# Prologue :

The Fisher–Yates shuffle is an algorithm for generating a random permutation of a finite sequence

# Fisher and Yates' original method (Pencil-and-paper method)

- We'll start by writing the numbers out on a piece of scratch paper:

2.Now we roll a random number k from 1 to 8—let's make it 3—and strike out the kth (i.e. third) number on the scratch pad and write it down as the result

3.Now we pick a second random number, this time from 1 to 7: it turns out to be 4. Now we strike out the fourth number not yet struck off the scratch pad—that's number 5—and add it to the result:

4.Now we pick the next random number from 1 to 6, and then from 1 to 5, and so on, always repeating the strike-out process as above:

# Modern method (Durstenfeld's version )

this time, instead of striking out the chosen numbers and copying them elsewhere, we'll swap them with the last number not yet chosen.

1.We'll start by writing out the numbers from 1 to 8 as before

2.For our first roll, we roll a random number from 1 to 8: this time it is 6, so we swap the 6th and 8th numbers in the list:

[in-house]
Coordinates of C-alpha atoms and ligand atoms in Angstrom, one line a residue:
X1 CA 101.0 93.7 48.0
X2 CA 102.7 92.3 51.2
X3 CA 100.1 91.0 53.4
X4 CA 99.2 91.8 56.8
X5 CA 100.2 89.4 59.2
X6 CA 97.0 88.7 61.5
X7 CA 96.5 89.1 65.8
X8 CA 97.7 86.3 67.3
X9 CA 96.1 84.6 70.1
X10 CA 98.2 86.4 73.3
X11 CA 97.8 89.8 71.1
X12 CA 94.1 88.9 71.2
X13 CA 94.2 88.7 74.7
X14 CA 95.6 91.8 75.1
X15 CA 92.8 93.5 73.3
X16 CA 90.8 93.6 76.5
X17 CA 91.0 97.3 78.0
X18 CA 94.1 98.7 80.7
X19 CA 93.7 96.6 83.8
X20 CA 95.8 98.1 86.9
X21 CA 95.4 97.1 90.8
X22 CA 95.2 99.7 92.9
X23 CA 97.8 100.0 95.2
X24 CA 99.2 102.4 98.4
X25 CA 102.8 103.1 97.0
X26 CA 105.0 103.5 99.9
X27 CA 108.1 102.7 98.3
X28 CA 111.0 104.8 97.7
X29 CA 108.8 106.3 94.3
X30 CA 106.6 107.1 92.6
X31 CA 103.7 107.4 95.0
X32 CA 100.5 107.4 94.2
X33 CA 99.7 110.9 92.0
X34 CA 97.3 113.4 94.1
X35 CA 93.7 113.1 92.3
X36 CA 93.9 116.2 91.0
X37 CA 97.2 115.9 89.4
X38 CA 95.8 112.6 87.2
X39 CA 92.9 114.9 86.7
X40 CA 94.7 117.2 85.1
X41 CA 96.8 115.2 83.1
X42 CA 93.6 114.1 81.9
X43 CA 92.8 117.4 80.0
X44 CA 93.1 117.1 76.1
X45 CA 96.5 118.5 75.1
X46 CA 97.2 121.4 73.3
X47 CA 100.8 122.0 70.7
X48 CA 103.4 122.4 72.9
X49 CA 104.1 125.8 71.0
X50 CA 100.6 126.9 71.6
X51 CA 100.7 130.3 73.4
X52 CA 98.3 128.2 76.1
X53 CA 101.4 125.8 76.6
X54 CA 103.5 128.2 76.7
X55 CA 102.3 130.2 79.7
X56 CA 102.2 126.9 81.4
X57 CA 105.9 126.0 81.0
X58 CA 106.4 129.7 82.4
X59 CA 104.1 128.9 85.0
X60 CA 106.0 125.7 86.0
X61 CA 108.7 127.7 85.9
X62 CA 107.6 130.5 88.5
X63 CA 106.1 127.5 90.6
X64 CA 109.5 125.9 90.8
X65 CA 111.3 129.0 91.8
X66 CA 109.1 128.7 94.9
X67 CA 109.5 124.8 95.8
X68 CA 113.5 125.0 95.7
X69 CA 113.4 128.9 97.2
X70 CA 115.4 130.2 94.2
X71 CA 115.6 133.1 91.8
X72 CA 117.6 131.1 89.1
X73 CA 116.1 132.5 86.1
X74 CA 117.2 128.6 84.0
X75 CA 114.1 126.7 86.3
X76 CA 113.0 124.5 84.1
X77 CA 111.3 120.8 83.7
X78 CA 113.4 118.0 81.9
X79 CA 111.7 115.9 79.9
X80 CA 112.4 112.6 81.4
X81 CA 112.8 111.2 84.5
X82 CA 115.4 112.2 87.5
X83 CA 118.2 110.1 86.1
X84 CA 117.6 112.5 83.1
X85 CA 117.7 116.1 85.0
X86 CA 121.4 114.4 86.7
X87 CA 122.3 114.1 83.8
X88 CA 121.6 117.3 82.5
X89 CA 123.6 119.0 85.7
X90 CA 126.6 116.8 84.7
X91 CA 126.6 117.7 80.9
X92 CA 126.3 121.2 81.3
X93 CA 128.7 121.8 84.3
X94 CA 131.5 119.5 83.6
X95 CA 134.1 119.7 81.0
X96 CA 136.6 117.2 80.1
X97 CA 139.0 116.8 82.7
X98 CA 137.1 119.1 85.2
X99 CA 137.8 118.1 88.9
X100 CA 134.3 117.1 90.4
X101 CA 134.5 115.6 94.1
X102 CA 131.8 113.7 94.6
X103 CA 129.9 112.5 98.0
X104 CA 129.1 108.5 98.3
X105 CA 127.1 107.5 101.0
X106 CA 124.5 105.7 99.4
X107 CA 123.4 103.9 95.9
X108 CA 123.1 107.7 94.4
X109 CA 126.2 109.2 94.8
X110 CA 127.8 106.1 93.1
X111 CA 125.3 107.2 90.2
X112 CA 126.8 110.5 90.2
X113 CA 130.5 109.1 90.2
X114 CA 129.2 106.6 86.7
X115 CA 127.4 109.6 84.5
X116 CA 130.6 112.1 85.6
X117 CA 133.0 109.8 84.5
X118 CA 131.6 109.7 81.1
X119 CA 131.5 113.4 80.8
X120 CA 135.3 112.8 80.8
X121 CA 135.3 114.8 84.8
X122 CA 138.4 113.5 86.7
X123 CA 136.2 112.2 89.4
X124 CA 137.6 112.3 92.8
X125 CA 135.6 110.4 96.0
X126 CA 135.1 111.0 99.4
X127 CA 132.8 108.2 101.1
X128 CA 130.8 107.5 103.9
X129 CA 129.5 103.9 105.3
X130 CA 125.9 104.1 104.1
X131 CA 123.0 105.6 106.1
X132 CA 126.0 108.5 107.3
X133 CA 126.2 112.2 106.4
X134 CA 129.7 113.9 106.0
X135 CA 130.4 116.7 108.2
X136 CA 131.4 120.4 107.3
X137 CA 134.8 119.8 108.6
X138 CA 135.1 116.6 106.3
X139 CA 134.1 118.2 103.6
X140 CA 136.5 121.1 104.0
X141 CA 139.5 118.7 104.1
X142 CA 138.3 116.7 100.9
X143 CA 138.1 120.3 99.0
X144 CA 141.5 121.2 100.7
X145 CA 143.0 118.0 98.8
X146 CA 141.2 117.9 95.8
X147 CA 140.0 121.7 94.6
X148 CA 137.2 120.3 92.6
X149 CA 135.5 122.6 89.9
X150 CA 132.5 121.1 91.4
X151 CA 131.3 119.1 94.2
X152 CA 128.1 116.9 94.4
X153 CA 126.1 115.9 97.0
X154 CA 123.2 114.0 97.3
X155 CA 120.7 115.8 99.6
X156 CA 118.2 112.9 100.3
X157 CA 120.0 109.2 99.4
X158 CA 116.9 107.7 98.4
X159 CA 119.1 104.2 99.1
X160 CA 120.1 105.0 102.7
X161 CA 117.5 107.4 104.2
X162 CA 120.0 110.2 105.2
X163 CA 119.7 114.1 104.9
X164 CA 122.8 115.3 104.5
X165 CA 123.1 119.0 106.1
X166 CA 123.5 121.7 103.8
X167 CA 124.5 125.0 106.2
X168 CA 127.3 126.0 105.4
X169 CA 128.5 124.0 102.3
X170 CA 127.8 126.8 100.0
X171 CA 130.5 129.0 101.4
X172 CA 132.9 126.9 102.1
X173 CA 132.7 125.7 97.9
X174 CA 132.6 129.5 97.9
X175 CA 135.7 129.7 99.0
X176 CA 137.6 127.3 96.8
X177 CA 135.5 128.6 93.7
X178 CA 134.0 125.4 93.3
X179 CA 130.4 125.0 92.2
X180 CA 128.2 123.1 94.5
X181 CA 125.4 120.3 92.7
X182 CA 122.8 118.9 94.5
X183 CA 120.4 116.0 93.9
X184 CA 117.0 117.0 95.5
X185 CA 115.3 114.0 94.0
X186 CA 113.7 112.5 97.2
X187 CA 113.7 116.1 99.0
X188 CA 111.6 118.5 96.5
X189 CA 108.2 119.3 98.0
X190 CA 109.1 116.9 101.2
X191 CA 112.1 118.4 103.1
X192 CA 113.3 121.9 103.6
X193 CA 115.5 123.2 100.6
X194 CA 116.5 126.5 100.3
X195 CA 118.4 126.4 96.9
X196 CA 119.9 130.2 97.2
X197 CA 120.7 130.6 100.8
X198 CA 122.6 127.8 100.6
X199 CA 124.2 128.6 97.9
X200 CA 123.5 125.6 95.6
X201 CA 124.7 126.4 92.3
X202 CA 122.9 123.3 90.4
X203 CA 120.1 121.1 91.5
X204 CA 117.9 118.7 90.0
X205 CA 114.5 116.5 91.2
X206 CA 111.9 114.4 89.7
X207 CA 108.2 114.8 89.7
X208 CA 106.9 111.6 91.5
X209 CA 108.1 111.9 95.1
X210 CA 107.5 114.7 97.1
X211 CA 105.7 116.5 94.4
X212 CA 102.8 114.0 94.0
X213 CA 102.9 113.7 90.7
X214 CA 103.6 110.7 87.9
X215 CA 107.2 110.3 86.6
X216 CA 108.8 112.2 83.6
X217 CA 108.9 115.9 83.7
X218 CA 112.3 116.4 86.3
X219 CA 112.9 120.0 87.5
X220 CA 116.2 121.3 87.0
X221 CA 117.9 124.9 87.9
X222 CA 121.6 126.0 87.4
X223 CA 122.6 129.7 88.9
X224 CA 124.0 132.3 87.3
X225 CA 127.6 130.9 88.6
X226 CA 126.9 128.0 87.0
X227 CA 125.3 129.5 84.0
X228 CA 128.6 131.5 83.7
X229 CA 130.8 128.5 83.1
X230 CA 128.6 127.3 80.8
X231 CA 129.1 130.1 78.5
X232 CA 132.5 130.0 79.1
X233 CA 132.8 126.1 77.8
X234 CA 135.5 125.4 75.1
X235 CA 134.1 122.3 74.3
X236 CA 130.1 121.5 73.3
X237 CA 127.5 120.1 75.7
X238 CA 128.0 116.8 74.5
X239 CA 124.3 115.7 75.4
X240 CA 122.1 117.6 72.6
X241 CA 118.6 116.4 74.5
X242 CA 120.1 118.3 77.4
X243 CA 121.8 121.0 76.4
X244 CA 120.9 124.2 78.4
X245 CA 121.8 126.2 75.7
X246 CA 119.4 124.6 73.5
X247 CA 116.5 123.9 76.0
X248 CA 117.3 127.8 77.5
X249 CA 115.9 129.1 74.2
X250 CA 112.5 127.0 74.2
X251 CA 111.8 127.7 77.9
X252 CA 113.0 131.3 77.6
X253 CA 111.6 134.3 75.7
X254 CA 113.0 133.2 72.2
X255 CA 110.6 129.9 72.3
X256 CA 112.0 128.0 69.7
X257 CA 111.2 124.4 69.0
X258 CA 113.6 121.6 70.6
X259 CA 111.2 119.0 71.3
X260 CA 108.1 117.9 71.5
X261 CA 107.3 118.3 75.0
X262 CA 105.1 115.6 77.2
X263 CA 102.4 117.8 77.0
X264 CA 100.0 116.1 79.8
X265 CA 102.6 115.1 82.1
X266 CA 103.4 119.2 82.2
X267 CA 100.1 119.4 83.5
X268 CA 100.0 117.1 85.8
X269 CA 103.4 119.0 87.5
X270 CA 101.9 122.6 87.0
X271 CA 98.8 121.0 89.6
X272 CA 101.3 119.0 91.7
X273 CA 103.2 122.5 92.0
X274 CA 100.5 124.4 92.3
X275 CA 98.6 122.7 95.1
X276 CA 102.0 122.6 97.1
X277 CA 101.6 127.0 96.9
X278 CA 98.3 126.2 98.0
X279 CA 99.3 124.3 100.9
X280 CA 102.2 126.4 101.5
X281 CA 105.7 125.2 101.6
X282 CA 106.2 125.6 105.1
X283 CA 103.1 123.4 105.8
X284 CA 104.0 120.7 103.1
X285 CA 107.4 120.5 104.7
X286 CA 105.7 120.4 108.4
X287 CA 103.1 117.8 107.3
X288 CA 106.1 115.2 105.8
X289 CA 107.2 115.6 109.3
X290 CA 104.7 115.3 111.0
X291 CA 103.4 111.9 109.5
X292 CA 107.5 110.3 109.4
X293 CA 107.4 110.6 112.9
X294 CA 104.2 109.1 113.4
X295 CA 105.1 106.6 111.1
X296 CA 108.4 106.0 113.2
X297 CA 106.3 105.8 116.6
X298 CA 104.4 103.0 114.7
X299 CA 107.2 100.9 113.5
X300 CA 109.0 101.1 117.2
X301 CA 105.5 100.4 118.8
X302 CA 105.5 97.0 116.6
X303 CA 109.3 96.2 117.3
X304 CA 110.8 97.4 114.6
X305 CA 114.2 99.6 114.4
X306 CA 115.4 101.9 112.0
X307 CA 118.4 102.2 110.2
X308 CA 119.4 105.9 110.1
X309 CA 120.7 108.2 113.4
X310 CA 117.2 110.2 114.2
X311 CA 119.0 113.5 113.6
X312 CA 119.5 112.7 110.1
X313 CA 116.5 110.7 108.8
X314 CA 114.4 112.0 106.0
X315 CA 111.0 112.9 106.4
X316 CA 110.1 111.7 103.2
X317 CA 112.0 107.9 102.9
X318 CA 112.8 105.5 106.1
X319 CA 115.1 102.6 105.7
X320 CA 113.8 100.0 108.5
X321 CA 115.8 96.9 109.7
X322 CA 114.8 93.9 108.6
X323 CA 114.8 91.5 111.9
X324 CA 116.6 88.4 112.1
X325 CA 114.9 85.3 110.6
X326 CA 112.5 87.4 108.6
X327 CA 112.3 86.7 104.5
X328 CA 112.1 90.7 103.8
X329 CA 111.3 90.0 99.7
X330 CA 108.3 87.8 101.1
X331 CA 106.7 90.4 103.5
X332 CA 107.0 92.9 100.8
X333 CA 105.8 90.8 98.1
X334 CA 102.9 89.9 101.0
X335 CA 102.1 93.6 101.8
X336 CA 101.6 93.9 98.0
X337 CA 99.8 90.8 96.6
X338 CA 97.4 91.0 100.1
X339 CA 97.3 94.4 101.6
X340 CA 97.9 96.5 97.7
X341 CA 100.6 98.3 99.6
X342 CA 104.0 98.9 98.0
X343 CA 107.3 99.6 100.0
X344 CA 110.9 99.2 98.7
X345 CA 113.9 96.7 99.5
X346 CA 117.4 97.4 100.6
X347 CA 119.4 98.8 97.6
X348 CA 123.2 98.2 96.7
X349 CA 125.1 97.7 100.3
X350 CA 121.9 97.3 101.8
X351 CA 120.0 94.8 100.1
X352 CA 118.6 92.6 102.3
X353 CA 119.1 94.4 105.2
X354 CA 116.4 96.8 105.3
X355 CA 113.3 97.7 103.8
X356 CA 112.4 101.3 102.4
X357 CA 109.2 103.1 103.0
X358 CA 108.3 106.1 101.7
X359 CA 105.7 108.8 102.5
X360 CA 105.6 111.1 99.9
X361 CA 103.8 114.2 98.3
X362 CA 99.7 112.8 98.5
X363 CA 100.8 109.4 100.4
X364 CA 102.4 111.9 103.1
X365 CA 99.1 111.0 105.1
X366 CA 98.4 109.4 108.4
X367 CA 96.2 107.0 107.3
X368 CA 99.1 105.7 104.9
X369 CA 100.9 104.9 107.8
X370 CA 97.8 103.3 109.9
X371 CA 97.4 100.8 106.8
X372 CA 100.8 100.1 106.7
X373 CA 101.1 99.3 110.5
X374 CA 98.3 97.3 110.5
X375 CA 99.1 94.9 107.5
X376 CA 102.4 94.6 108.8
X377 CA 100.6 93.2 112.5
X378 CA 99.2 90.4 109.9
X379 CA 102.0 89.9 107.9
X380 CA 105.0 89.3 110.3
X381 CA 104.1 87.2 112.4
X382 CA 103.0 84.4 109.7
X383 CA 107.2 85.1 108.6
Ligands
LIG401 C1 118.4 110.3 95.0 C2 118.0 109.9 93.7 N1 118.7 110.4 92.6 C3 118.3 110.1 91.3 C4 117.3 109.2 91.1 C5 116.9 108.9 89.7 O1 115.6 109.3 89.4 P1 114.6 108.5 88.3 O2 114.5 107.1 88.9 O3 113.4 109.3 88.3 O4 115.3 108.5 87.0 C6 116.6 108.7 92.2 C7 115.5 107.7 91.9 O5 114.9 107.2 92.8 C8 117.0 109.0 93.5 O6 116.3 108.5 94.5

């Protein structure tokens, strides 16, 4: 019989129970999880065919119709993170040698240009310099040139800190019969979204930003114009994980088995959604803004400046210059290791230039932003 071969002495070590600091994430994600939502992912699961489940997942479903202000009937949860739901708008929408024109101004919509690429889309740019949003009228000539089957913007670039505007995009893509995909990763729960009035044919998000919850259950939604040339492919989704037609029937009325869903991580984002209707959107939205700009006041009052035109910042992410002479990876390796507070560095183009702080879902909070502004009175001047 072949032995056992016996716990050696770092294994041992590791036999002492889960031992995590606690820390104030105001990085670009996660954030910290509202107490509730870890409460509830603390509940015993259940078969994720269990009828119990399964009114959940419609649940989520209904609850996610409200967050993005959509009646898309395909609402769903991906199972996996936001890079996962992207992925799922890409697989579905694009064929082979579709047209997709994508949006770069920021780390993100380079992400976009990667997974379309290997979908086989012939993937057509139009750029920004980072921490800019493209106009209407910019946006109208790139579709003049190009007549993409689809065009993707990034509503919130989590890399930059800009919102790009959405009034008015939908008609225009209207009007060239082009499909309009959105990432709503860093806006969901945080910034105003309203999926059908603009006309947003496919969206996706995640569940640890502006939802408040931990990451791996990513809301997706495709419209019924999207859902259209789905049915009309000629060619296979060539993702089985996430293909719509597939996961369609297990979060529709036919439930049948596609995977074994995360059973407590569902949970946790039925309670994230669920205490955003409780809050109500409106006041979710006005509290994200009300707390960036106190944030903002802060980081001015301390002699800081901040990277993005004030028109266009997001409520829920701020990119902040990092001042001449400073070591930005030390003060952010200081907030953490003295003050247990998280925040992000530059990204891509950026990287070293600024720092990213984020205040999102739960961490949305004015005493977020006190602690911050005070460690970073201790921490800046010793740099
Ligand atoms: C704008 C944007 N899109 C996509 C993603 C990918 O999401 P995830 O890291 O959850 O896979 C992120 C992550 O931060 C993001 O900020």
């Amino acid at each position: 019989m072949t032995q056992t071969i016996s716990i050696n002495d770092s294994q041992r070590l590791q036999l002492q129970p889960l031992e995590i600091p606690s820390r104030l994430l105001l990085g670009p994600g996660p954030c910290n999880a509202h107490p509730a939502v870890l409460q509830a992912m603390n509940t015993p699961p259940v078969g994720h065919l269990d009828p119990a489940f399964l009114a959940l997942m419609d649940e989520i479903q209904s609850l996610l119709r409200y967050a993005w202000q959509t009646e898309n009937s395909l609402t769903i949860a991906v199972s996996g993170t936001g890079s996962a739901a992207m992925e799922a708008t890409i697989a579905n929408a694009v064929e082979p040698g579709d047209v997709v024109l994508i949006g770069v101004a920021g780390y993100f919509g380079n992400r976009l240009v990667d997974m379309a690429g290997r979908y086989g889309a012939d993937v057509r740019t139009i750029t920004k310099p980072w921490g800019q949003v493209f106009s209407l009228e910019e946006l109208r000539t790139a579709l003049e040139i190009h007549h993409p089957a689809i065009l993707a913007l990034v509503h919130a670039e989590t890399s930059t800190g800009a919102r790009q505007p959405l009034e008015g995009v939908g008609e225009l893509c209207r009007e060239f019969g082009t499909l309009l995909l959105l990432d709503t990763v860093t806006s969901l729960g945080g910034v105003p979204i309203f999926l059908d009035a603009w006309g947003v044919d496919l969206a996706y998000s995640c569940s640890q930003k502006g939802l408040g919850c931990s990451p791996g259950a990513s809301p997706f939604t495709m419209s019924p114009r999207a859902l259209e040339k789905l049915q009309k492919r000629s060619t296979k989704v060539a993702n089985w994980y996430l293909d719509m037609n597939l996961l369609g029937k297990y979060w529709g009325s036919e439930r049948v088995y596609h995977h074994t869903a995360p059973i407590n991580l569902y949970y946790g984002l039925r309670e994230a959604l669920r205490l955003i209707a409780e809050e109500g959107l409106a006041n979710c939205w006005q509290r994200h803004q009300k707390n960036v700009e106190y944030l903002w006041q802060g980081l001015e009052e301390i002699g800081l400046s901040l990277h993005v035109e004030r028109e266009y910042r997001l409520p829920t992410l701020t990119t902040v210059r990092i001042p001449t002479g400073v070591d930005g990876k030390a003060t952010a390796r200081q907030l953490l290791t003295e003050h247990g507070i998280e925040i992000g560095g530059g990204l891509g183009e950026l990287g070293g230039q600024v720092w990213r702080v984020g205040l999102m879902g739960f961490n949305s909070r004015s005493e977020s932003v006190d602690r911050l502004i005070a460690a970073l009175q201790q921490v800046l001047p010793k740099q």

3.The next random number we roll from 1 to 7, and turns out to be 2. Thus, we swap the 2nd and 7th numbers and move on:

4.The next random number we roll is from 1 to 6, and just happens to be 6, which means we leave the 6th number in the list (which, after the swap above, is now number 8) in place and just move to the next step. Again, we proceed the same way until the permutation is complete:

# JS Code

```
function fisherYatesDrip(a) {
var j, x, i;
for (i = a.length - 1; i > 0; i--) {
j = Math.floor(Math.random() * (i + 1));
x = a[i];
a[i] = a[j];
a[j] = x;
}
return a;
}
```

# Time Complexity

Fisher–Yates shuffle Algorithm works in `O(n)`

time complexity. The assumption here is, we are given a function rand() that generates random number in `O(1)`

time.

The idea is to start from the last element, swap it with a randomly selected element from the whole array (including last). Now consider the array from `0 to n-2`

(size reduced by 1), and repeat the process till we hit the first element.

# Potential source of Bias

A common error when implementing the Fisher–Yates shuffle is to pick the random numbers from the wrong range. The flawed algorithm may appear to work correctly, but it will not produce each possible permutation with equal probability, and it may not produce certain permutations at all. For example, a common off-by-one error would be choosing the index j of the entry to swap in the JS code above to be always strictly less than the index i of the entry it will be swapped with. This turns the Fisher–Yates shuffle into Sattolo's algorithm, which produces only permutations consisting of a single cycle involving all elements: in particular, with this modification, no element of the array can ever end up in its original position.

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